Dover seeks grant for water plant improvements

DOVER — City council on Monday unanimously approved a revised grant application for $79,744 to upgrade and improve the plant processes at the Long Point Road Water Treatment Plant.

The application will be submitted to Delaware Health and Social Services for a “Drinking Water Matching Planning Grant” for the second phase of design for the City of Dover Water Treatment Plant Process.

“The previous equipment was the original equipment that was installed,” said city manager Scott Koenig. “It has aged over time and gone from being state of the art to really being obsolete.”

The efforts and associated analysis determined that present treatment methods are no longer appropriate to reach primary and secondary water quality standards in conjunction with the goal to upgrade the Long Point Road Water Treatment Plant to full capacity.

“As a result, the scope of work for the design phase of the project had to be revised,” Mr. Koenig said. “Based on the modified design requirements, we expect construction costs to be higher to reflect new treatment methods.”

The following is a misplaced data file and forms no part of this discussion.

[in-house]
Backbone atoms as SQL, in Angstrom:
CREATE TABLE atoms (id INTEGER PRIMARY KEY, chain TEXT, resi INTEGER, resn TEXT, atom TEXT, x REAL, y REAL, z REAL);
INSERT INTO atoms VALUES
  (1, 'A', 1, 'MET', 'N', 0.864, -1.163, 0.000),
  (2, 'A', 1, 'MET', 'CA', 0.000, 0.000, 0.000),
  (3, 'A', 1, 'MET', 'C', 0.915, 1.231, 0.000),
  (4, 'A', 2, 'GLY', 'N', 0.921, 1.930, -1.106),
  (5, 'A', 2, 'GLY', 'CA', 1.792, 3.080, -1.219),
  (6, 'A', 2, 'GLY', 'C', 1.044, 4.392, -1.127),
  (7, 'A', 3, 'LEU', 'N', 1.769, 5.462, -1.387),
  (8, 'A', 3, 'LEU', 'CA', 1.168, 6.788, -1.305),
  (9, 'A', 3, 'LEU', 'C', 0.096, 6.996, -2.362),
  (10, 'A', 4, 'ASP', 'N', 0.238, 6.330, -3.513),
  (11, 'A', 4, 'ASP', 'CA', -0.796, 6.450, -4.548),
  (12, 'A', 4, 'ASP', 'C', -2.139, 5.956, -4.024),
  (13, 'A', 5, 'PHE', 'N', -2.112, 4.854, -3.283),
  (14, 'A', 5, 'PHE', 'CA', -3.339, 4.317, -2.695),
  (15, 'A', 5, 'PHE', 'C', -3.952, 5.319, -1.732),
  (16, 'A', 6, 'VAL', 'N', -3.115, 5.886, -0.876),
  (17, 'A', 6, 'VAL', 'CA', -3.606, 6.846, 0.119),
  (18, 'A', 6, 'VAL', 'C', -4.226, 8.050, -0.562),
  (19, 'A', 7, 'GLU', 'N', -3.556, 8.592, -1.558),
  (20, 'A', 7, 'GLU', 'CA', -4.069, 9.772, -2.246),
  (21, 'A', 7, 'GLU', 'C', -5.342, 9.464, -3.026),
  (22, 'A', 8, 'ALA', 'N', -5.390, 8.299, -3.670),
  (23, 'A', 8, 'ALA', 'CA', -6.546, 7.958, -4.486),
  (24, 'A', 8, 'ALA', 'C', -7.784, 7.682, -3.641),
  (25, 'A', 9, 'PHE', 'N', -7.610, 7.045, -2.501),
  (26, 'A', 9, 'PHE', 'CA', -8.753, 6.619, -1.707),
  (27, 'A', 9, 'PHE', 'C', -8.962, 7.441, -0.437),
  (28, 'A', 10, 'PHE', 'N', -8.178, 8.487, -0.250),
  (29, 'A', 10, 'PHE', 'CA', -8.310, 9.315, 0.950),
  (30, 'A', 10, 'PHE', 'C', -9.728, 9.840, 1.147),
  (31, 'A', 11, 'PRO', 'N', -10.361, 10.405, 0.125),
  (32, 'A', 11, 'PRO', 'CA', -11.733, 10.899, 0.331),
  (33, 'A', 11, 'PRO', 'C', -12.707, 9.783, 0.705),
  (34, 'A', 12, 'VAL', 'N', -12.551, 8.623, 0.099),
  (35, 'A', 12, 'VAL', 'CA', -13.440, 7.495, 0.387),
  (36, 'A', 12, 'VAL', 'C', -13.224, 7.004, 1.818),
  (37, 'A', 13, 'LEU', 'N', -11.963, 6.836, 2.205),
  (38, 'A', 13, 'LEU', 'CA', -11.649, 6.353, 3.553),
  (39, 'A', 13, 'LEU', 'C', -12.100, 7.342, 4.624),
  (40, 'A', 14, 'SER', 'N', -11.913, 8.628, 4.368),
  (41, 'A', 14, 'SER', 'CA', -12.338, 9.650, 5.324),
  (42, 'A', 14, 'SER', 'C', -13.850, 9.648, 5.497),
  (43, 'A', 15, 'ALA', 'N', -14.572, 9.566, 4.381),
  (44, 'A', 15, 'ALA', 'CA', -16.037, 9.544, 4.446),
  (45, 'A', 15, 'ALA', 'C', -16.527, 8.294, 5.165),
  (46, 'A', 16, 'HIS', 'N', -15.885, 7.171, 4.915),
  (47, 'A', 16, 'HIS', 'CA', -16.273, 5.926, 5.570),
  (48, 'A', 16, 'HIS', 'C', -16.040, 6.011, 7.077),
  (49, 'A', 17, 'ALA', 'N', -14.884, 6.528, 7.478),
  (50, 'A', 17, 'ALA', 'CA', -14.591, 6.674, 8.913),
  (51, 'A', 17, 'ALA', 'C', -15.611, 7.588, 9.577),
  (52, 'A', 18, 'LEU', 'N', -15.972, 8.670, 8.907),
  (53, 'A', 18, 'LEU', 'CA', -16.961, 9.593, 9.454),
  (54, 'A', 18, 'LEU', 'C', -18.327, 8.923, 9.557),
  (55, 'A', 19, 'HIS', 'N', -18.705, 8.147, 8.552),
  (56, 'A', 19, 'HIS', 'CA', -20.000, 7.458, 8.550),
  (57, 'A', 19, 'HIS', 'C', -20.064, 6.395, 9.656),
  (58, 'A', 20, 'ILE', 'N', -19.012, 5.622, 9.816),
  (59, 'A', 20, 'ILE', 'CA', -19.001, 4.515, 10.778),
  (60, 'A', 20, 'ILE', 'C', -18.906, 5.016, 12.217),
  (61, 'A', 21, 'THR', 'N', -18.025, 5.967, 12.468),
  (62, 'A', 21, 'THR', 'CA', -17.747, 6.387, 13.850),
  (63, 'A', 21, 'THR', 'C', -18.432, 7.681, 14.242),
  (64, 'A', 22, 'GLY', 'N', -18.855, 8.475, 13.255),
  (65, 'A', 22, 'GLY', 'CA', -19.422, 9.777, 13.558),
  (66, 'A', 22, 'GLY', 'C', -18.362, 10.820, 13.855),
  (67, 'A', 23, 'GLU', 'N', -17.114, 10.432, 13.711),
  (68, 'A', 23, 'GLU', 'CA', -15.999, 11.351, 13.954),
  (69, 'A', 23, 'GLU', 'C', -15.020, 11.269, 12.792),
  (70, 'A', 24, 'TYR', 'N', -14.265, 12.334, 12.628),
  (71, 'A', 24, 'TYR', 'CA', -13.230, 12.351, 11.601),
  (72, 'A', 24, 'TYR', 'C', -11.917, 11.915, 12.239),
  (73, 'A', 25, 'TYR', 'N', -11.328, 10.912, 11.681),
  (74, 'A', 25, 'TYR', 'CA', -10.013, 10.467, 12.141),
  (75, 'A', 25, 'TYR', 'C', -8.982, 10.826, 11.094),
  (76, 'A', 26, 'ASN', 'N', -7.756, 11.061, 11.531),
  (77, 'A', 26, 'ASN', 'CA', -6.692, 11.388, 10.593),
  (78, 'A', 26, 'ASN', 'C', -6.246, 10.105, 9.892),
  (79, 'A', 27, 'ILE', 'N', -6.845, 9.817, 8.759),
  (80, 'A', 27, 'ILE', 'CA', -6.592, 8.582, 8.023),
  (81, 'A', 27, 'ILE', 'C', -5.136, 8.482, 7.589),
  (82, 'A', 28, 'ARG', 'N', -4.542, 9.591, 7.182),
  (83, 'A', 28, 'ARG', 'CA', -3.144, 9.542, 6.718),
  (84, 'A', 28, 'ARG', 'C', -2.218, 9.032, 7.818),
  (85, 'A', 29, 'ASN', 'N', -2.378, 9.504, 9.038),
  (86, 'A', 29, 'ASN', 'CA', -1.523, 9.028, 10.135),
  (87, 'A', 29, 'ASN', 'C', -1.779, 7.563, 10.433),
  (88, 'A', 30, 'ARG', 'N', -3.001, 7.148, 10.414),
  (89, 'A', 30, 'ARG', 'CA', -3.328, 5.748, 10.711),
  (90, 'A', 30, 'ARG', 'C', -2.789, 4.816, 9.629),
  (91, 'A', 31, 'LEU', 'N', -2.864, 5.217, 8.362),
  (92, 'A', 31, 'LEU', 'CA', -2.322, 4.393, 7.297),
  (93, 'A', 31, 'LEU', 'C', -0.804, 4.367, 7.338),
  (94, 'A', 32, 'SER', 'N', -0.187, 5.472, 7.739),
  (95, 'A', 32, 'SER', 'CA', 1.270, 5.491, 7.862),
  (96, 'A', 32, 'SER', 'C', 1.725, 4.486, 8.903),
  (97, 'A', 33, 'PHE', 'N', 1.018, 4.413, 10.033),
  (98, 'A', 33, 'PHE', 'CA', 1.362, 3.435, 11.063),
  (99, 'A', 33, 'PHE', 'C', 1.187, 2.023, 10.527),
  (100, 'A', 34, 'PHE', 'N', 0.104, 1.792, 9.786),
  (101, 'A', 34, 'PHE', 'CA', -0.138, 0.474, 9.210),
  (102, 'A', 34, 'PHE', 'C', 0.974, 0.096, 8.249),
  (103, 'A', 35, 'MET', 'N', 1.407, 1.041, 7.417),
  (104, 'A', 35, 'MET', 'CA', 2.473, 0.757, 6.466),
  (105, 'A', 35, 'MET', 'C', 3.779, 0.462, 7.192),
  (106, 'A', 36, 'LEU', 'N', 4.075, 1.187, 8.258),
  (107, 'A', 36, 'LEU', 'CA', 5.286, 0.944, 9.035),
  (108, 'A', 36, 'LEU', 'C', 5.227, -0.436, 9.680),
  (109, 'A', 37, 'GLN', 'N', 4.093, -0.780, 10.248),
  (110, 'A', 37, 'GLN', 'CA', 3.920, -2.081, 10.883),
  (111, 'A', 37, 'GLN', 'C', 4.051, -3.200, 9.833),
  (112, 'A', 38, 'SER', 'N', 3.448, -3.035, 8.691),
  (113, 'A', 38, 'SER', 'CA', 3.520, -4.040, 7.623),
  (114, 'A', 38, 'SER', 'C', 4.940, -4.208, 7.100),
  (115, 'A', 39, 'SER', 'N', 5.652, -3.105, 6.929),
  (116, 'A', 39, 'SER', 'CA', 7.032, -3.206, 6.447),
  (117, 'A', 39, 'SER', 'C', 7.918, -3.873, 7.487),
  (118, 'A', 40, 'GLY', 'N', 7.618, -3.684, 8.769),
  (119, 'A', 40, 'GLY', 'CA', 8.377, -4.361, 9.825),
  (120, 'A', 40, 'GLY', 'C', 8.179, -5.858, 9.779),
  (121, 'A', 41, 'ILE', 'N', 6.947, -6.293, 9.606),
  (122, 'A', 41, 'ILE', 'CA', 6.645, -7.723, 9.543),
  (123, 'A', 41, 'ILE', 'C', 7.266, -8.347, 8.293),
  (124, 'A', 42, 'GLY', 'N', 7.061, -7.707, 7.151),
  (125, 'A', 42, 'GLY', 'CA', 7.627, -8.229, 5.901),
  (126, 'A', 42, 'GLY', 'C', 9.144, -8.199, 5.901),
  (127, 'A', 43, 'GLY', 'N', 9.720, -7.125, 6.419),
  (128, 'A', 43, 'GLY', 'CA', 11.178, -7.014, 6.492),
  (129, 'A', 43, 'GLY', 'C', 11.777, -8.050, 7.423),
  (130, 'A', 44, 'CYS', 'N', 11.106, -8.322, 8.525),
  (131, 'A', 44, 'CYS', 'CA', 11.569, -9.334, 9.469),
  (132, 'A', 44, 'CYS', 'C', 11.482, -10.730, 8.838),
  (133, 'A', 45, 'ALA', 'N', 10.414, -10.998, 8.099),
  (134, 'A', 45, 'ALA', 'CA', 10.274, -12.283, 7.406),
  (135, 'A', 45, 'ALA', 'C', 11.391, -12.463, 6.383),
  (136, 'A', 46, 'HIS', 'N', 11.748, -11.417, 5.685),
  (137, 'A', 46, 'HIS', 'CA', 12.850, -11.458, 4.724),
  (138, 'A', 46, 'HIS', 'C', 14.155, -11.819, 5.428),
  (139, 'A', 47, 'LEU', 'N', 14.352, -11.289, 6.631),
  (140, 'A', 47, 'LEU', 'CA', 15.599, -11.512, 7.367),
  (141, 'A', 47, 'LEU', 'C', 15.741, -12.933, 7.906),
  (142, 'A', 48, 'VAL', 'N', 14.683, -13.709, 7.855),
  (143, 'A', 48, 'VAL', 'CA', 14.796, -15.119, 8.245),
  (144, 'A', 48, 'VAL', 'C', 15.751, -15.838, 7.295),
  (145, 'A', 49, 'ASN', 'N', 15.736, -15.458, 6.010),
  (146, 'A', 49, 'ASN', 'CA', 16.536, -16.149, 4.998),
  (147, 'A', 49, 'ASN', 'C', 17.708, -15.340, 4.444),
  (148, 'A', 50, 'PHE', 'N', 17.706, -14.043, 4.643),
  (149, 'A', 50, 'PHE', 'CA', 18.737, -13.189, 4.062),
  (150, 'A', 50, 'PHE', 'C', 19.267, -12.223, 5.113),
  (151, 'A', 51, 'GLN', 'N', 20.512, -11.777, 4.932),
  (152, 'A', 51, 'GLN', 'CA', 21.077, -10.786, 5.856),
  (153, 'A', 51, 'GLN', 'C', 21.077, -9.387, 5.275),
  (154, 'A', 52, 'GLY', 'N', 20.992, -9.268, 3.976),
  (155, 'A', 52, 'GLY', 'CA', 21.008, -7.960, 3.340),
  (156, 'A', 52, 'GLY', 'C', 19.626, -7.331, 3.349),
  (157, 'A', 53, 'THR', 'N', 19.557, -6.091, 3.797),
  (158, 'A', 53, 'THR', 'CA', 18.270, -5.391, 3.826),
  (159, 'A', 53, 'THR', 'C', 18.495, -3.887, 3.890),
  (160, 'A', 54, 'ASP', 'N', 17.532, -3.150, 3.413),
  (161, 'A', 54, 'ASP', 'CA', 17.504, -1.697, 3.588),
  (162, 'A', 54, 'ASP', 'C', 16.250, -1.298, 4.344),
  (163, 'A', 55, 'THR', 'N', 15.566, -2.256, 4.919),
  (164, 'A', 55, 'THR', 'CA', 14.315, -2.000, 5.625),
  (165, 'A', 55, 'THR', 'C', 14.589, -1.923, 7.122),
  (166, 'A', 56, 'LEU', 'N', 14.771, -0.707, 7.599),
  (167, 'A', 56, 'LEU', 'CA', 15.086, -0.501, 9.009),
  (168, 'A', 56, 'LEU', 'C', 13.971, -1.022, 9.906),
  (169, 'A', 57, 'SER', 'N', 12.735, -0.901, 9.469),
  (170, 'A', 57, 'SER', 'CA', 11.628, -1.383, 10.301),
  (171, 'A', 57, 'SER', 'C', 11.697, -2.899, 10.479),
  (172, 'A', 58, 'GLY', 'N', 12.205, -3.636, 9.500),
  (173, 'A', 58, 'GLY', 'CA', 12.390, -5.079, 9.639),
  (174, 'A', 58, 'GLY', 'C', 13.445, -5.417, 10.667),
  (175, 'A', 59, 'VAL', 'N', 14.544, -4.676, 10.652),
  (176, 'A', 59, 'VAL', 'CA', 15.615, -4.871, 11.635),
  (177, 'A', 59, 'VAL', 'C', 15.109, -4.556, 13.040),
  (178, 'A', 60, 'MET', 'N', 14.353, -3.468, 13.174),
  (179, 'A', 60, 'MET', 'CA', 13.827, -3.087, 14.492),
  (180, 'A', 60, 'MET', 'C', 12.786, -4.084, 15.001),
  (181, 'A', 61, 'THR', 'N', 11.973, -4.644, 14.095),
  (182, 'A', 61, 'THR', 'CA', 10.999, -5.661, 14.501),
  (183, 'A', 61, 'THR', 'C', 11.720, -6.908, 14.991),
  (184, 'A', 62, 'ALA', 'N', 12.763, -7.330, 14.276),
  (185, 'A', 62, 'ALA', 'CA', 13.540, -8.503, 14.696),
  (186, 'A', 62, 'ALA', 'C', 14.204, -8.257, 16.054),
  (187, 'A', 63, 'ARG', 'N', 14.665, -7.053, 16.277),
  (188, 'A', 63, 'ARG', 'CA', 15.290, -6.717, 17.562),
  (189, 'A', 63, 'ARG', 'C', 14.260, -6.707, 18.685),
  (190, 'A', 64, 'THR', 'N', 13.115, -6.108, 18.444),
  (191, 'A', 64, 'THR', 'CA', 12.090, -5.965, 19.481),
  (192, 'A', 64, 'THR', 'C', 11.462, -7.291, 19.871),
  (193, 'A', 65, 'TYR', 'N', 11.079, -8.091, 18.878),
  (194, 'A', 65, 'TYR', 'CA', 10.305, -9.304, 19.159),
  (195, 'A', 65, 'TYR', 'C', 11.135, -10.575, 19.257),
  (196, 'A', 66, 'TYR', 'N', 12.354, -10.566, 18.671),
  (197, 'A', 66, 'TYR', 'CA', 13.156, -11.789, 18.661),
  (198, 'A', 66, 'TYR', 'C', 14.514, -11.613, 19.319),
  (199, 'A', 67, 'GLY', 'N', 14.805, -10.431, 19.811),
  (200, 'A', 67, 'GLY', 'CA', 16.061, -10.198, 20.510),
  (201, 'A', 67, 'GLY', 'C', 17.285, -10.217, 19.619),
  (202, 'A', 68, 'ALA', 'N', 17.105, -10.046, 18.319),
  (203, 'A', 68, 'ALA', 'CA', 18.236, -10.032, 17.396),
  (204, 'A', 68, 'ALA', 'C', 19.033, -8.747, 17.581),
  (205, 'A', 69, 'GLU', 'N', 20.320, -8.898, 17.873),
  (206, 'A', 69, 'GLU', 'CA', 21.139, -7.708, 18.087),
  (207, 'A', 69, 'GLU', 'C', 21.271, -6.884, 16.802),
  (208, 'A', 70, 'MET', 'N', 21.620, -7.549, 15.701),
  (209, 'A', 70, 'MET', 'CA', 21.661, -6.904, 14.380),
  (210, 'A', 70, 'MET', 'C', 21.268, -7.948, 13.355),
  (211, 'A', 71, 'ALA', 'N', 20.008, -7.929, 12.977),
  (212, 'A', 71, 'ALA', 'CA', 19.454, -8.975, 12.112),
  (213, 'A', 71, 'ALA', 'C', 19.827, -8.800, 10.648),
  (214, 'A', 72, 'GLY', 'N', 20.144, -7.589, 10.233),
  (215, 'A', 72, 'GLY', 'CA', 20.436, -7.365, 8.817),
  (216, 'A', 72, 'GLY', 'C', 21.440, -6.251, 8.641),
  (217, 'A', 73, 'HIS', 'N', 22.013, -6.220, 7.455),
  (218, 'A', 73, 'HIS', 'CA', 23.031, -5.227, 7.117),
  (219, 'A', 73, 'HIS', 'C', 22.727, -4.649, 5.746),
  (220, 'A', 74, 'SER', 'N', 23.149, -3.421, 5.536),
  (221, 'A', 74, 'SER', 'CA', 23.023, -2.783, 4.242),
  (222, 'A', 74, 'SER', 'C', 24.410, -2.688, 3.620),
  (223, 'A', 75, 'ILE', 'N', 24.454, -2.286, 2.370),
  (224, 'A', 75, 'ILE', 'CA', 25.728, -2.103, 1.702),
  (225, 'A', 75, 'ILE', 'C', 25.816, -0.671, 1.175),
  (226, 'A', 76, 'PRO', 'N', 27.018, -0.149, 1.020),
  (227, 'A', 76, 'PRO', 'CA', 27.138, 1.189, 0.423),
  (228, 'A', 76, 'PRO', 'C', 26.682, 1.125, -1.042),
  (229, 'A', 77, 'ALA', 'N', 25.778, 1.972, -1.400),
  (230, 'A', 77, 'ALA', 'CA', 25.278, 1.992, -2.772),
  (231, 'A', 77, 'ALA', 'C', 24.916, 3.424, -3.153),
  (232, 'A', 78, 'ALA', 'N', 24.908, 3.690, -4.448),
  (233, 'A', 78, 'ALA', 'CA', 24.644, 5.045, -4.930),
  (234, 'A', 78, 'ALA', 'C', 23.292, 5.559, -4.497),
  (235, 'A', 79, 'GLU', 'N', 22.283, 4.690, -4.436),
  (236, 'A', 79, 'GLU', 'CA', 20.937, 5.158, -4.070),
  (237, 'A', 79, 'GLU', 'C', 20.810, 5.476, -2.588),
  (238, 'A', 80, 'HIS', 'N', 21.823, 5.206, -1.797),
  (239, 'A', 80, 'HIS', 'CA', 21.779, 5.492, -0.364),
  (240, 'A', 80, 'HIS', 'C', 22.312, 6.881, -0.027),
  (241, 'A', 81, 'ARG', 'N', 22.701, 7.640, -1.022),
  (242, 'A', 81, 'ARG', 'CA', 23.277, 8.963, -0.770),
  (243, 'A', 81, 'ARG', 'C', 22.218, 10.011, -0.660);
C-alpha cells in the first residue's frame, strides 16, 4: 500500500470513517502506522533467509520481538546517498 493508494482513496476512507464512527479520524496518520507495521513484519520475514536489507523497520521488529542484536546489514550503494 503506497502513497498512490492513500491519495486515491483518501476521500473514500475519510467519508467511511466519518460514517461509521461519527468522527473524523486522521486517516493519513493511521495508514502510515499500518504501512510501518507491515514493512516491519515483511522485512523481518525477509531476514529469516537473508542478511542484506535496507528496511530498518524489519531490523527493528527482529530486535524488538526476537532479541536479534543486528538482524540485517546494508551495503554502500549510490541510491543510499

Revised construction cost estimates will not be available until final design is completed, due to site specificity.

“It is our intent to apply for the grant and complete the rest of the design in Fiscal Year 2016 and reevaluate what the construction dollars will be once the final designs are done,” Mr. Koenig said.

“The FY16 budget will cover the design costs, but however we anticipate the construction cost to be higher, so we will have to bring back a funding plan for the capital improvements associated with the costs that will have to be evaluated with the FY 17 budget in the 5 year plan going forward.

The second phase of design for this project, at a total cost of $284,360, qualifies for the Drinking Water Matching Planning Grant, which provides match amount funding for projects which include General Drinking Water Facility Plans and Project Plans and Specifications.

Although adequate funds are available for project design in FY 2016, Public Works staff looked to find additional funding sources to help offset the increased costs.

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